St Andrews University was founded in 1413, towards the end of the Middle Ages, in the year that Henry V became king. Myself, John Hartley (Difference Exchange) and Professor Clare Lees (Kings College) found ourselves 600 years later in the throng of the ritual of graduation at University of St Andrews, in amongst a large flock of medievalists exploring ‘The Middle Ages in The Modern World’.

Our purpose was to deliver a collaborative paper ‘A Kink in Colm Cille’s Spiral’, which outlined the Colm Cille Spiral project and aimed to ‘demonstrate the value of radical re-imagination for both artistic and academic approaches and insights.’

One of the key thoughts to come out of the paper was as Clare put it, ‘a folding of time and disciplinary distance’, with the projects working in a cross-disciplinary format with academics, historians, artists and poets. Clare further coined the phrase ‘reverse flow’, stating that the normal procedure was to use the past as a resource for the present, but that in this project she truly believed the present could be a resource for understanding the past through ‘historical readings coming into contact with unlikely contemporary touchstones’.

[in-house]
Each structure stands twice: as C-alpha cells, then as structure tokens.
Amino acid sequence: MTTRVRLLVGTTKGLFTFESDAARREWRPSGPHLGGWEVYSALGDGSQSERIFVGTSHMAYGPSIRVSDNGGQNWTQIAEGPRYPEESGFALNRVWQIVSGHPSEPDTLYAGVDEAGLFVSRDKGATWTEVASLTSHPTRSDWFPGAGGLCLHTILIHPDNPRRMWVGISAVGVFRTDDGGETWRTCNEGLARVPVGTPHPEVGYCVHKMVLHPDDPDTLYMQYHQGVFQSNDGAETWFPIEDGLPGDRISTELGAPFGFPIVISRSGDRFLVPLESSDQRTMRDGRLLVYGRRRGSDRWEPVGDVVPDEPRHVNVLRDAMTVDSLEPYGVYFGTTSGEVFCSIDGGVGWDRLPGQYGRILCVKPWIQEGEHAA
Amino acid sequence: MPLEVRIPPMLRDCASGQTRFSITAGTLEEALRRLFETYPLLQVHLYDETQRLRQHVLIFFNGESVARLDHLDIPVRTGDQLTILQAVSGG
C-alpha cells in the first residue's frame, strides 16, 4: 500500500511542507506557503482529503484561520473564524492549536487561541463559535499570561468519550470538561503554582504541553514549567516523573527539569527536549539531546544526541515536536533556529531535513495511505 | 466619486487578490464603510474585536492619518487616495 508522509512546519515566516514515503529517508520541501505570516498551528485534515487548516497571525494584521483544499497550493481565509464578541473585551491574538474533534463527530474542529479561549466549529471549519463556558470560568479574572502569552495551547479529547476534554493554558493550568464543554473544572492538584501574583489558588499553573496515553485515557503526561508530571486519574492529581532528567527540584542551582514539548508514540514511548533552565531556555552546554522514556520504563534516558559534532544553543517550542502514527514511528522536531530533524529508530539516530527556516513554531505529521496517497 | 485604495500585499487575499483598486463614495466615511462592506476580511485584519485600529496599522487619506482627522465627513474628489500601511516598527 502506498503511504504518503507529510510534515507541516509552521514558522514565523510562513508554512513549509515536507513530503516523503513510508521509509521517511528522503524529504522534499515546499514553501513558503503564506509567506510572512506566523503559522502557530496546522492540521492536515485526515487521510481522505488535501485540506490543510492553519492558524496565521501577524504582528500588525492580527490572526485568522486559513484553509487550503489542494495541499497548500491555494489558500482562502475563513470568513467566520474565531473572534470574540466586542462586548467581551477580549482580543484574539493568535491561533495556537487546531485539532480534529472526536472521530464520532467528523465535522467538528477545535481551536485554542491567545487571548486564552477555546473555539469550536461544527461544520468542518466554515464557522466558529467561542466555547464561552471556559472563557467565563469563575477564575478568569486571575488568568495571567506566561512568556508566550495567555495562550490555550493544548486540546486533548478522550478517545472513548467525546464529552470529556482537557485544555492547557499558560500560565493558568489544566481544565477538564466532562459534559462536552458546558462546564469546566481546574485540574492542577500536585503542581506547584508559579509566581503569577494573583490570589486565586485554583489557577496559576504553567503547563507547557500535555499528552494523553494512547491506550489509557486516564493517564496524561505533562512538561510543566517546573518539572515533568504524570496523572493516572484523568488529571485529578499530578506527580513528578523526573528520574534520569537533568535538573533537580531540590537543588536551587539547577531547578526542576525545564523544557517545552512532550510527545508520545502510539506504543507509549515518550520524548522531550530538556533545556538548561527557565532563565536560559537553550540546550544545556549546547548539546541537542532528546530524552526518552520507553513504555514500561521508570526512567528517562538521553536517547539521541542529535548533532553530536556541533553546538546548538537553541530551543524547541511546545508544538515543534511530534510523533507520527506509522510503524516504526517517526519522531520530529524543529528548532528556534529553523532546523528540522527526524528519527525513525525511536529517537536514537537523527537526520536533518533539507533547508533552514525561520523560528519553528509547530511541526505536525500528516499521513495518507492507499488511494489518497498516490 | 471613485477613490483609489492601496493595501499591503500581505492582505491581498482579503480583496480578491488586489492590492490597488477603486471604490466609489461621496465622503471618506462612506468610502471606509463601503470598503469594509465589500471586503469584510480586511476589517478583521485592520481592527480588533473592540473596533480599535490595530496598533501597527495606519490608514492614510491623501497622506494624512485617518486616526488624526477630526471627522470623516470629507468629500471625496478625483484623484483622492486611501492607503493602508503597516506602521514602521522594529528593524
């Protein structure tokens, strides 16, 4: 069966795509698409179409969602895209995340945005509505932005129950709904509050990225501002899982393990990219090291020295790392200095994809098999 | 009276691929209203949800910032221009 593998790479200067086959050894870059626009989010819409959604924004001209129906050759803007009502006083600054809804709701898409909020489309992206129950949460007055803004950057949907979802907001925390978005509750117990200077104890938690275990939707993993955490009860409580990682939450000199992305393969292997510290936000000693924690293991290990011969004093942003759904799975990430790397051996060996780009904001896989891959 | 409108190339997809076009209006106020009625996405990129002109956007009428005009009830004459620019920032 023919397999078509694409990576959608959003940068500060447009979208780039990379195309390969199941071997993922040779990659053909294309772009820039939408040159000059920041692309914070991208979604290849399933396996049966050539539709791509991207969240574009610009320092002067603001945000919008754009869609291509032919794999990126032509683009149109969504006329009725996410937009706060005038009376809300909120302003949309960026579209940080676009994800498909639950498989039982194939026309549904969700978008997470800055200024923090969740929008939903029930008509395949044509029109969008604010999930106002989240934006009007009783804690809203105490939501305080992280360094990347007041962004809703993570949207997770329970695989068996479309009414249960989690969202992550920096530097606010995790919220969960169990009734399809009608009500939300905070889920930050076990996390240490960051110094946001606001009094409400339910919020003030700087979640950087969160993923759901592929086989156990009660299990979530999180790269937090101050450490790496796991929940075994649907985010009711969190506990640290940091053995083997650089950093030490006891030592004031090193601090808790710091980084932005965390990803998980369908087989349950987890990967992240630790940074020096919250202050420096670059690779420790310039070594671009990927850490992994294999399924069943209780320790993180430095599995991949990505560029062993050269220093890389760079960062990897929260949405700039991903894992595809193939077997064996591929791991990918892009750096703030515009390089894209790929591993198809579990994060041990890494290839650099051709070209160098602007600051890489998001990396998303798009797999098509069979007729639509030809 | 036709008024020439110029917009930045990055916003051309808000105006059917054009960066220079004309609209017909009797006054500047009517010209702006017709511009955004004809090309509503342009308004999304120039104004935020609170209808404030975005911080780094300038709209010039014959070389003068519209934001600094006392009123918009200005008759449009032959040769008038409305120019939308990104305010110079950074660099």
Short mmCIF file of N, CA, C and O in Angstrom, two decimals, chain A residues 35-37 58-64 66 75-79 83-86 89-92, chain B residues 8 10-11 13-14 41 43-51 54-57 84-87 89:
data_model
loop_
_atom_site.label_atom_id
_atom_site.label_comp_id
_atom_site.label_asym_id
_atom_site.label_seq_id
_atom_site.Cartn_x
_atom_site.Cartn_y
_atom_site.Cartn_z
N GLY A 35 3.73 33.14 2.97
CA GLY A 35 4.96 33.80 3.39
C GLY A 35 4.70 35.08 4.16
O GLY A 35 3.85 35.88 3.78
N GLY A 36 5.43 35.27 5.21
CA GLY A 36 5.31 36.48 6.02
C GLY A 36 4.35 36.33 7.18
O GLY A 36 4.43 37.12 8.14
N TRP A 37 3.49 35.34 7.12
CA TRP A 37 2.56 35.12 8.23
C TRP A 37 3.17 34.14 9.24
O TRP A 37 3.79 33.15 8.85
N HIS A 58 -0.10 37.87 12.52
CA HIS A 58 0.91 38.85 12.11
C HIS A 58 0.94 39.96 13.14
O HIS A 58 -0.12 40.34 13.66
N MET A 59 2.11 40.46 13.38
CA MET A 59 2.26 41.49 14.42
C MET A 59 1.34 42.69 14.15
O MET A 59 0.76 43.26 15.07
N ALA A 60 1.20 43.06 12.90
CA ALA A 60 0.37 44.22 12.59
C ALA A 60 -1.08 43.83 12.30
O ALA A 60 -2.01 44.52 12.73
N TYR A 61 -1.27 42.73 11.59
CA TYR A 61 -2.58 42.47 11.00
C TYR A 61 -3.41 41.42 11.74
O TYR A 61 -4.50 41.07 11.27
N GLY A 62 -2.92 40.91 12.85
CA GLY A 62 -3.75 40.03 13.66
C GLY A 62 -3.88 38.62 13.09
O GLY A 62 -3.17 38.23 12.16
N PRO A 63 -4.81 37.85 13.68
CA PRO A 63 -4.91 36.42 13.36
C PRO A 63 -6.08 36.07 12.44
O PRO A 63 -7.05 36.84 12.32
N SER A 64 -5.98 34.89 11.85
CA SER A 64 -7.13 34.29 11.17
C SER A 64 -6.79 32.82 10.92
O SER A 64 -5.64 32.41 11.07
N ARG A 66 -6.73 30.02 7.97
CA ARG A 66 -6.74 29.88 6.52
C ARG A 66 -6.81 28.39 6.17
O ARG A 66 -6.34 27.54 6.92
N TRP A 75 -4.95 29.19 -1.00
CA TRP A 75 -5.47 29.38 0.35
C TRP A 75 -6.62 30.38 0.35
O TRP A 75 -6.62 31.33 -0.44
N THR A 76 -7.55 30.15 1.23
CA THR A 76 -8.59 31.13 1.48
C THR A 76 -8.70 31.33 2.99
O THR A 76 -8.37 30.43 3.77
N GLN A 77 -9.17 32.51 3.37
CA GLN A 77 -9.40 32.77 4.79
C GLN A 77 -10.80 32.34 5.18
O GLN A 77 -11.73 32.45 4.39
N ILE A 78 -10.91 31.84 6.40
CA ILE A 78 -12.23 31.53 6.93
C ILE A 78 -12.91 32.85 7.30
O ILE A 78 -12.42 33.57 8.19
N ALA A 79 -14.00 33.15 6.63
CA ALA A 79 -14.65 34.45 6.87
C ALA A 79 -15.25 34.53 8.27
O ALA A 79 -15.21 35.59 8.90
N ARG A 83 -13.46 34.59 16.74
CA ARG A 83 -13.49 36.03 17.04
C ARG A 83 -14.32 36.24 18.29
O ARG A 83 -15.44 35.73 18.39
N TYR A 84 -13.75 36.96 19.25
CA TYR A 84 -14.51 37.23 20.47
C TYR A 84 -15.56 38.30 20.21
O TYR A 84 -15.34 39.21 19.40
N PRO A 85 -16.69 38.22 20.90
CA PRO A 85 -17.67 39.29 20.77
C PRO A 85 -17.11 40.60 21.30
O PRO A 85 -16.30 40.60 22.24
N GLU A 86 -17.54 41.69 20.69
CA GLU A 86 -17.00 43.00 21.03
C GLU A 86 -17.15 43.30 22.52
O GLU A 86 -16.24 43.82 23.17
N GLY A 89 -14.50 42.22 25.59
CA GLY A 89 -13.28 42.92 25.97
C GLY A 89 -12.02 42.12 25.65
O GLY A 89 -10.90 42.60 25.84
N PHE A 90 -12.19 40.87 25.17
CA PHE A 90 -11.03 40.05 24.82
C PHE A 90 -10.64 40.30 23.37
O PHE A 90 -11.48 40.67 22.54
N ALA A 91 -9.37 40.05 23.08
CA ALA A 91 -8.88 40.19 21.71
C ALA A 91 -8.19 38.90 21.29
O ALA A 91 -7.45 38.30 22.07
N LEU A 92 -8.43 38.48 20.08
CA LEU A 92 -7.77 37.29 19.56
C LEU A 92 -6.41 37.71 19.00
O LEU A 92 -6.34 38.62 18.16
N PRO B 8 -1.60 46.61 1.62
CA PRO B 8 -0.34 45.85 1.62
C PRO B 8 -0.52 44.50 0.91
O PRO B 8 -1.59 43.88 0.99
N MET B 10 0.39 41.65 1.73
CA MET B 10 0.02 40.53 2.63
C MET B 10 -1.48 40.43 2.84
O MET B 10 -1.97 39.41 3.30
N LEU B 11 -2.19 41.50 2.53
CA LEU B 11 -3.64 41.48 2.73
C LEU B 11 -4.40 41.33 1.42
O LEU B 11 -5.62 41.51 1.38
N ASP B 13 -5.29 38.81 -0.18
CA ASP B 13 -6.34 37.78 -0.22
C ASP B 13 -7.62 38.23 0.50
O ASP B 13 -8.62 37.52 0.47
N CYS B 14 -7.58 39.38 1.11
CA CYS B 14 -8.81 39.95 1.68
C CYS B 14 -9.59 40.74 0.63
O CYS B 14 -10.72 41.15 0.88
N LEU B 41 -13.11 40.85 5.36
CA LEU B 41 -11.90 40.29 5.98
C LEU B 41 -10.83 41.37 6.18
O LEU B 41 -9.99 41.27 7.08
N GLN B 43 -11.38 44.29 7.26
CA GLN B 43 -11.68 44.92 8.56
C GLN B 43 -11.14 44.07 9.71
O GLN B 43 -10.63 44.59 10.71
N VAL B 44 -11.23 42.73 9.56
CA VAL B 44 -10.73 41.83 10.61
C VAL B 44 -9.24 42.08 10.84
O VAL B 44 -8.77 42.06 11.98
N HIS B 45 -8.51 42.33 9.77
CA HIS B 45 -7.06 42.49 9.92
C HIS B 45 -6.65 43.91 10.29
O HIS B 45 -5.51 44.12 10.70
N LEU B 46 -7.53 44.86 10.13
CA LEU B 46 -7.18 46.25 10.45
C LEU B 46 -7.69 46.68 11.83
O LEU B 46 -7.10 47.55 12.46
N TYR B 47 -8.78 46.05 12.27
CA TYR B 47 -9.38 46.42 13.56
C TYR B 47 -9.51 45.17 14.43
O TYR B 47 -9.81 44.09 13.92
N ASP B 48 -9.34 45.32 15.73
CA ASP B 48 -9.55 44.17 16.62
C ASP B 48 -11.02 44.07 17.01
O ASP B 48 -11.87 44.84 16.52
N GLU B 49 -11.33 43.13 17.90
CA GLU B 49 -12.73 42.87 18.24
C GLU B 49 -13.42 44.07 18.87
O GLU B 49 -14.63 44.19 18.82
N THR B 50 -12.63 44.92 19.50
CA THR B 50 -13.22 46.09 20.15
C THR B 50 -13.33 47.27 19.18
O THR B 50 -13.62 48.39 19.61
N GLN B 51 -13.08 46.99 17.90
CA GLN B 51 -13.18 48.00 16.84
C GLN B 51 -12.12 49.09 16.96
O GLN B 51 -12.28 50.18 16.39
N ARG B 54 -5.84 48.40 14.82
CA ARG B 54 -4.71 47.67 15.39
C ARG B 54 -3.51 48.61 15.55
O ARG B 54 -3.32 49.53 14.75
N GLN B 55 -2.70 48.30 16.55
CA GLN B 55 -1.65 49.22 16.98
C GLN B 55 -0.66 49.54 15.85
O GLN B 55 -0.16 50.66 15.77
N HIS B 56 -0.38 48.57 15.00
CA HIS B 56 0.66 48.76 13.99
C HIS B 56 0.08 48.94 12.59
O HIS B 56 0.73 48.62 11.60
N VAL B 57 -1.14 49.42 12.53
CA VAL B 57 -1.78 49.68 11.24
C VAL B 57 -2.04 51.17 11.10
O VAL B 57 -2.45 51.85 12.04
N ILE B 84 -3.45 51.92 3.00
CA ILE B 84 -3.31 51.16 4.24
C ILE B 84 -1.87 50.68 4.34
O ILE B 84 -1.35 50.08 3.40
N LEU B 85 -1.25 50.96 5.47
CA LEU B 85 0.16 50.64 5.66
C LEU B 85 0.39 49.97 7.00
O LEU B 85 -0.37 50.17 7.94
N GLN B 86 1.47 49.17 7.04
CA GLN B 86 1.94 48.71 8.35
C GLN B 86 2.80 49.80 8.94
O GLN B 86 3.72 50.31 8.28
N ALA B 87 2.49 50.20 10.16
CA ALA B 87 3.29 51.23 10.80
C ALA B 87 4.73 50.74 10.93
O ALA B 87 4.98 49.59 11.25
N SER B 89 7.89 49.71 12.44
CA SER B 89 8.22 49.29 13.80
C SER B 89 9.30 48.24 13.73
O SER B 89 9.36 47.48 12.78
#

The other art-related session we saw that day at the conference was by Dr Neil Mulholland and Norman Hogg, who delivered an elegiac dystopian presentation from their forthcoming publication ‘thN Lng folk 2go’ by the collective ‘The Confraternity of Neoflagellants’ . The group’s by-line is ‘Investigating Premodern Futures’, which again sees this folding of time. The audience was presented with scenes, objects and shamans from contemporary culture, filtered through the gaze of neomedievalism. Mundane car parts became the artefacts of our age and Celine Dion was seen as a Saint.

With a conference-goer making the analogy that Medievalism was ‘the period of the hybrid’, this connection and ‘time fold’ between the contemporary and the extreme past does begin to look like it can contain more resonance as we continue in the Spiral.